- 1 MV Coho by Blackball Transport, 101 E Railroad, ☏ . Vehicle ferry service from Victoria (British Columbia), 2 to 4 times a day depending on the season. The Coho, being a classic 1959 ferry, practically makes the journey worth it. $63 for car and driver (0-18ft)+$5.25 per lineal ft over 18ft. $18 per adult passenger & $9 per child..
- Washington State Ferries, ☏ , toll-free: . The nearest ferry terminals to Port Angeles are:
Port Angeles Boat Haven is nestled in the nook of Ediz Hook and is a direct route from Victoria (British Columbia). It is a perfect stop over for boaters plying the waters of the Strait of Juan de Fuca and Puget Sound.
The main bus station is at the downtown 2 Gateway Transit Center for Clallam Transit and Olympic Bus Lines at 123 E Front St, at Front & Lincoln, a couple blocks SE of the ferry terminal. Buses travel along US Hwy 101 between Forks, Port Angeles & Sequim. They do not go into the Olympic National Park. They can only drop off along the main road and it is up to the individual to hike into the park or arrange other transportation into the park:
- Clallam Transit provides the Strait Shot to the Bainbridge Island Ferry Terminal (#123), to Forks (#14), Sequim (#30), Joyce & Lyre River(#10), and Neah Bay (#14 to the US Hwy 101/SR 113 junction in Sappho and the #16 bus to Neah Bay from Sappho). Routes #10, 14 and 30 also make local stops on their way into and out of town. The "Strait Shot" (#123) runs thrice daily (M-Sa) and twice on Sundays towards the Bainbridge Island Ferry Terminal with limited stops in Sequim, Jamestown, Discovery Bay, Suquamish Way & SR305, and North Viking P&R in Poulsbo.
- Dungeness Line (operated by Greyhound Connect), (bus stop) Gateway Transit Center @ 123 E Front St, ☏ . The Dungeness Line goes from Sea-Tac and Seattle to Port Townsend, Sequim and Port Angeles. The bus goes across the Puget Sound on the Edmonds-Kingston ferry and is the most direct way to travel between Seattle and the Olympic Peninsula by bus. Connections with Amtrak, Greyhound, Sound Transit and other transportation services are in Seattle. Tickets can also be booked through Greyhound.com.
- Rocket Transportation, ☏ (M-F 8AM-5PM; Sa 10AM-2PM). Door to door service in the Olympic Peninsula (Port Angeles, Sequim, Forks) from Sea-Tac From $66 to $150 one way, 30% discount for additional persons with one full fare passenger.
The Olympic Discovery Trail passes Port Angeles from Port Townsend in the east part of the Olympic peninsula to La Push that overlooks the Pacific Ocean. The section east of Port Angeles is an well marked car free trail, much of which is paved, and easy to traverse on a loaded touring bicycle. West of Port Angeles is the "adventure" part of the trail, for which a cross-country mountain bike is recommended. The trail is non-technical single track, making it an introductory level XC, challenging but doable on a loaded touring bicycle.
Public transportation is provided by Clallam Transit. The fare for each bus ride is $1 for adults, $0.50 for youth and seniors with a Regional Reduced Fare Permit card. Routes 20, 22, 24, and 26 serve the city proper while Route 30 serves the Highway 101 corridor before continuing towards Sequim. The bus does not run on Sundays with the exception of the Strait Shot (#123) route.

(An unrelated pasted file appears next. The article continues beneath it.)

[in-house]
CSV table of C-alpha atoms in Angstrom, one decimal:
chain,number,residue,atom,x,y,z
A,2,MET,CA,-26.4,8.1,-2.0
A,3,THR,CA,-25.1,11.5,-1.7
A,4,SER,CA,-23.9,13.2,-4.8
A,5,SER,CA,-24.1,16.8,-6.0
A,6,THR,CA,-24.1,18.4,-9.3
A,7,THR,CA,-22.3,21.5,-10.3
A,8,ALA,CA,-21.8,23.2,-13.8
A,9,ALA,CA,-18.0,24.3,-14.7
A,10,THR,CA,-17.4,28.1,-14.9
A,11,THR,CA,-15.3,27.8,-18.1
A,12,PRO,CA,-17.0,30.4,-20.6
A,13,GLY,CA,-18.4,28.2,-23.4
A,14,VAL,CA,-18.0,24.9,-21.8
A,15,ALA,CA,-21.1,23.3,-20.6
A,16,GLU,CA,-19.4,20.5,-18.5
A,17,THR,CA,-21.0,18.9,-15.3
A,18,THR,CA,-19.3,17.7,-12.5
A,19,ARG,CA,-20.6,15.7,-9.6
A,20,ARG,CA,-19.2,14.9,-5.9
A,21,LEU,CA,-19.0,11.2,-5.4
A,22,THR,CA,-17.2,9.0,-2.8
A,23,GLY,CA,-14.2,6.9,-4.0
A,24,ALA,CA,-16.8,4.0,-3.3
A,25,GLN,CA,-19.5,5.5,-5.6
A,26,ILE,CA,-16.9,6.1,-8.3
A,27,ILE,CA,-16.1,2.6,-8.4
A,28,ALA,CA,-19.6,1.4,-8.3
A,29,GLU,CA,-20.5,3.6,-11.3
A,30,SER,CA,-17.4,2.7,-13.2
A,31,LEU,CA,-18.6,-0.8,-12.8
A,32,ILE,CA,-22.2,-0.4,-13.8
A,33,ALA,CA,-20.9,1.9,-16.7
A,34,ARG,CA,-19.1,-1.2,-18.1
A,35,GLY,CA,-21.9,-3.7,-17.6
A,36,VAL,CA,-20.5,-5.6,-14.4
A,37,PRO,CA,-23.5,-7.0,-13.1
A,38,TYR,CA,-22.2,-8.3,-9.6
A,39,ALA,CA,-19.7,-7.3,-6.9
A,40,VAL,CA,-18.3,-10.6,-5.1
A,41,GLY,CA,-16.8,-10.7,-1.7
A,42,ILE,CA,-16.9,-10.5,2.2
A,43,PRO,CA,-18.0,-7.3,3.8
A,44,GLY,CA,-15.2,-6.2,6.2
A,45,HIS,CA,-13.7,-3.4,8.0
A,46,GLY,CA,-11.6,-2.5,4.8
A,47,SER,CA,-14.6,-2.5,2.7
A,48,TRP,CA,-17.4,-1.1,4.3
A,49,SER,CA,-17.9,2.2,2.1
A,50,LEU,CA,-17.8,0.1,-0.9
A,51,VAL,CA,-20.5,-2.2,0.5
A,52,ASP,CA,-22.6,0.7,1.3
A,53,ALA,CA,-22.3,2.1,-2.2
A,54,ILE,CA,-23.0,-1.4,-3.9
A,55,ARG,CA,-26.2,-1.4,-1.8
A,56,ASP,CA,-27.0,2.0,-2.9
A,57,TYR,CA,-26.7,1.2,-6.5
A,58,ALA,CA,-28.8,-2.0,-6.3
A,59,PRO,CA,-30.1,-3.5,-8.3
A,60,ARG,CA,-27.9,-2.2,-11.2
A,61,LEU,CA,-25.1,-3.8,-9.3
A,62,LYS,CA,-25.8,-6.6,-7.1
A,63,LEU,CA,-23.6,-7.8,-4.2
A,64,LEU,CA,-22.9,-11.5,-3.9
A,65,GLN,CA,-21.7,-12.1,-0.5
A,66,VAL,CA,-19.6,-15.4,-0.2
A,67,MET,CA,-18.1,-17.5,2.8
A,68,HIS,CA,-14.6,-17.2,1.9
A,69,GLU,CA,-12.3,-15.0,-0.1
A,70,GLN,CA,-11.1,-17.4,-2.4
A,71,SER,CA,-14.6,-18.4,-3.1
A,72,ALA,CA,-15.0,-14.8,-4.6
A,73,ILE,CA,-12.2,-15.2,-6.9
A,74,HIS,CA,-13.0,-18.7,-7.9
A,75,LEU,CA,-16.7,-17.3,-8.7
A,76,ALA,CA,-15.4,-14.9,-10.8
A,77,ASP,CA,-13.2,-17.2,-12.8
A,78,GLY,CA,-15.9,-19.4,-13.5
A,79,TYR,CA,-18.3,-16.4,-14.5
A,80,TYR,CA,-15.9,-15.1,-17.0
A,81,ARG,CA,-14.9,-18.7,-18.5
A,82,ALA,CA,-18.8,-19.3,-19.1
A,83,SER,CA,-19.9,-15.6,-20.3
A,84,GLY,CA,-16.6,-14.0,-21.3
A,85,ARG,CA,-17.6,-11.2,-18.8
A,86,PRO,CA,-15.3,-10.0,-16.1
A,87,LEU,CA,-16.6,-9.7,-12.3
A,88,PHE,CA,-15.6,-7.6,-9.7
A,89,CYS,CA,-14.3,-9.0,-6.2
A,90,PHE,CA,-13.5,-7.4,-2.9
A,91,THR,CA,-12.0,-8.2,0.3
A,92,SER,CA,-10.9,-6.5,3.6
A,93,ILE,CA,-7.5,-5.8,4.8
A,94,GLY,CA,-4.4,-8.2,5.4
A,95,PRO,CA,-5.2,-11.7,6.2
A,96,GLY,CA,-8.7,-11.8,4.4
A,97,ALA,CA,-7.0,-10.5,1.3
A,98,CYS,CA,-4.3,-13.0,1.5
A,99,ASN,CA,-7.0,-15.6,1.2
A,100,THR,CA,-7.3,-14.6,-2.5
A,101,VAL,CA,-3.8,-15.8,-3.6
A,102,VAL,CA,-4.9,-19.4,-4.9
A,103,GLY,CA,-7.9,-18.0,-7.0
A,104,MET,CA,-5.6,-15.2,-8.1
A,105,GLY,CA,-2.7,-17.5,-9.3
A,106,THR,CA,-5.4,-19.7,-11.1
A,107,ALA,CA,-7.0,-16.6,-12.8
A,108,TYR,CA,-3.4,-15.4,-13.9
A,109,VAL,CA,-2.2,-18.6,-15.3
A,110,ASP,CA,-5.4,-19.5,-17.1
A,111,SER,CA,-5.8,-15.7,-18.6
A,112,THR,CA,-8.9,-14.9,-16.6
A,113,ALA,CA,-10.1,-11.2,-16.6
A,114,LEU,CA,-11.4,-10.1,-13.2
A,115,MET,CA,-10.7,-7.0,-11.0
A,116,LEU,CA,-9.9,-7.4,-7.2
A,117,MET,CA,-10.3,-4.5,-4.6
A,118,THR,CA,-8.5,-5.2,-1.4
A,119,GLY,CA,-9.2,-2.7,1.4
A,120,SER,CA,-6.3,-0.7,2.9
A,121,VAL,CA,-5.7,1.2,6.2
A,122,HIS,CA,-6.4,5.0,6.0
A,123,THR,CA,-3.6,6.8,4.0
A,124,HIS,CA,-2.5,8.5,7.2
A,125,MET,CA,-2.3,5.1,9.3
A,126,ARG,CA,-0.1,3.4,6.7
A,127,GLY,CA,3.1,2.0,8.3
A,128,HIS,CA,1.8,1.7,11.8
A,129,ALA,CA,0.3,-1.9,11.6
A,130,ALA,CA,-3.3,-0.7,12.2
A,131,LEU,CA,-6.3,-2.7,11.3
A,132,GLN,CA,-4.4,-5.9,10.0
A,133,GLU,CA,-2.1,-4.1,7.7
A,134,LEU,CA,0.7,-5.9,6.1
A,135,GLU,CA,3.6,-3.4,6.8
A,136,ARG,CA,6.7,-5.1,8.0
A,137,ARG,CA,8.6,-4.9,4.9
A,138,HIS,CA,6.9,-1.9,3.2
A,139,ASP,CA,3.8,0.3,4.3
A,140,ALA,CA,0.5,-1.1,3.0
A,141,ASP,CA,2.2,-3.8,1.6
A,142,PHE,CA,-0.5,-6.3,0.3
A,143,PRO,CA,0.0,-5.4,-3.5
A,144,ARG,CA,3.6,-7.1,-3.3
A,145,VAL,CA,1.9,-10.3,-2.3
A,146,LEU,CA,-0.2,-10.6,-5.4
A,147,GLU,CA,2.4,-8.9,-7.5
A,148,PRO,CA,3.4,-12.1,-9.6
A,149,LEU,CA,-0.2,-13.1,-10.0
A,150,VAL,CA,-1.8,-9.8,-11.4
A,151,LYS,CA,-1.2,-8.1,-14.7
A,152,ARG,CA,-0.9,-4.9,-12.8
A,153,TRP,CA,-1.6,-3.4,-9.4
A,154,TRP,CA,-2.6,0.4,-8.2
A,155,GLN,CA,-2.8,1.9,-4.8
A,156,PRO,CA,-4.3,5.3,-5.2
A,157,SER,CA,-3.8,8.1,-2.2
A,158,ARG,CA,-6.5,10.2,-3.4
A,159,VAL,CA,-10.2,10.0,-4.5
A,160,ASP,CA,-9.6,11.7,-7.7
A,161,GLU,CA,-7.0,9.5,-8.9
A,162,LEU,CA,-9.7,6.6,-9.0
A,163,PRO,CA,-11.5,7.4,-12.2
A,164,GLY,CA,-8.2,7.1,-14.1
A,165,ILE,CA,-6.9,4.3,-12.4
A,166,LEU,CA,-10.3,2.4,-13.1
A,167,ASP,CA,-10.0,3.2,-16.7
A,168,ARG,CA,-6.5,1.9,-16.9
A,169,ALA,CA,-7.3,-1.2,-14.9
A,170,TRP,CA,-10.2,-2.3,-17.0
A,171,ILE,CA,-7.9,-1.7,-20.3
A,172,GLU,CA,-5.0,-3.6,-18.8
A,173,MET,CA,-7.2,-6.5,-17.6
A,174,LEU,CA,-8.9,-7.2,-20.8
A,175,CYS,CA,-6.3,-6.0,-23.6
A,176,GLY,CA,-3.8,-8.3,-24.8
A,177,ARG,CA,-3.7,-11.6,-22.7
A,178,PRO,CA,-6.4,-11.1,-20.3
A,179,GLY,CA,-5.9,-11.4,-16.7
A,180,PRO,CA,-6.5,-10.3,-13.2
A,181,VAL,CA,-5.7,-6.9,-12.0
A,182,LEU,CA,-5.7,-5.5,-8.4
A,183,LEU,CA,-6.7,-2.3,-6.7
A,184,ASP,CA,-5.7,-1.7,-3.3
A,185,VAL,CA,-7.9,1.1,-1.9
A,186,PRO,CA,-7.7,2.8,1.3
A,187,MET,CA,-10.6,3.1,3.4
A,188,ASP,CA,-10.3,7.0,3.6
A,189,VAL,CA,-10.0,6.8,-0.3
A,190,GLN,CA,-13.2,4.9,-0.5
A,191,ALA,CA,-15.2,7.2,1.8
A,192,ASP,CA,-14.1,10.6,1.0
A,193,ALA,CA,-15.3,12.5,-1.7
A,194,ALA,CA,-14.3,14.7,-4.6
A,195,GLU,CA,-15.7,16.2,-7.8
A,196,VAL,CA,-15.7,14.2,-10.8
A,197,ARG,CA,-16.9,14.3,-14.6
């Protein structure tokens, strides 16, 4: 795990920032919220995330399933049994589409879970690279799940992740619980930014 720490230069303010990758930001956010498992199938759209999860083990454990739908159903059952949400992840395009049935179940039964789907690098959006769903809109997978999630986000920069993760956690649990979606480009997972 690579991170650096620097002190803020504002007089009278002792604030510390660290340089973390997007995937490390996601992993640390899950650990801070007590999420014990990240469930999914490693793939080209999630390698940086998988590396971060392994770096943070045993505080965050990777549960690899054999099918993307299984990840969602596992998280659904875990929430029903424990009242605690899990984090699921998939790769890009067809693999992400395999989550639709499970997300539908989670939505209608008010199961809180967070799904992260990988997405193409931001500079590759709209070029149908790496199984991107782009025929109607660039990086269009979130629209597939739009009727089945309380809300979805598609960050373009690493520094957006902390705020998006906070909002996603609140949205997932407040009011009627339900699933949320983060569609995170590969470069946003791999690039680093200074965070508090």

Most visitors go to and around the town by car, especially those who would venture far out into the Olympic National Park or anywhere off the Hwy 101 corridor. Parking is generally easy to find, but the downtown area only allows 2 hours of street parking. Taking the bus up here (see 'By bus' under 'Getting in' in the above) from Sea-Tac and renting car here may cheaper than renting a car at the airport, especially with the 12% airport surcharge, and driving up here especially. Check the car rental companies' websites for rate differences between renting at the airport, somewhere in Seattle or Port Angeles. Avis & Budget are next door to the Gateway Bus Transit Center while Enterprise is several blocks east on E 1st St.
- 3 Avis & Budget, 107 E 8th St (E 8th St & S Laurel), ☏ . M-Sa 7AM-7PM; Su 8AM-6PM.
- Budget, 1406 Fairchild Airport Rd (William R Fairchild Airport), ☏ . M-F 8AM-6PM; Sa Su 10AM-5PM. They also have an in-town office with Avis at 107 E 8th St.
- 4 Enterprise, 902 E 1st St, Unit D (Behind Verizon Store at First & S Race towards alley), ☏ . M-Sa 8AM-5PM. Call for a pick-up at the Gateway bus transit center or the ferry terminal. Otherwise take the #30 bus going out to Sequim to get here. They also have another office at the local William Fairchild Airport.
Travelers tend to trek into the Olympic National Park rather than the town itself for sightseeing. However, those who would rather stay in town for at least a day or two should not be left unsatisfied.
- 1 Ediz Hook, Ediz Hook Rd (Access from Marine Dr). A spit where visitors can stroll around the beach that overlooks the city on one side and Canada on the other. A spot for birdwatching and beachcombing. It's said that the beach contains some exotic stones and the luckiest can find sea glasses.
- 2 Feiro Marine Life Center, 315 N Lincoln St, ☏ . Daily 10AM-5PM. Museum featuring touch tanks and aquariums featuring Pacific and local marine wildlife (even barnacles and plankton!) Donations: $5 adults, $4 seniors, $3 youth ages 3-17.
- 3 Olympic Coast Discovery Center, The Landing, 115 E Railroad Ave, ☏ . Daily 10AM-5PM Memorial Day-Labor Day, Sa Su 10AM-5PM Labor Day-mid October, other seasons by appointment. Another marine sanctuary museum, operated by the NOAA. Includes submarine simulators & shipwrecks. Free.
- 4 Port Angeles Fine Arts Center, 1203 E Lauridsen Blvd, ☏ . Gallery Th-Su 11AM-5PM, Outdoors dawn to dusk daily. Outdoor art pieces blend in with nature under a canopy of trees alongside paintings in the gallery. Free.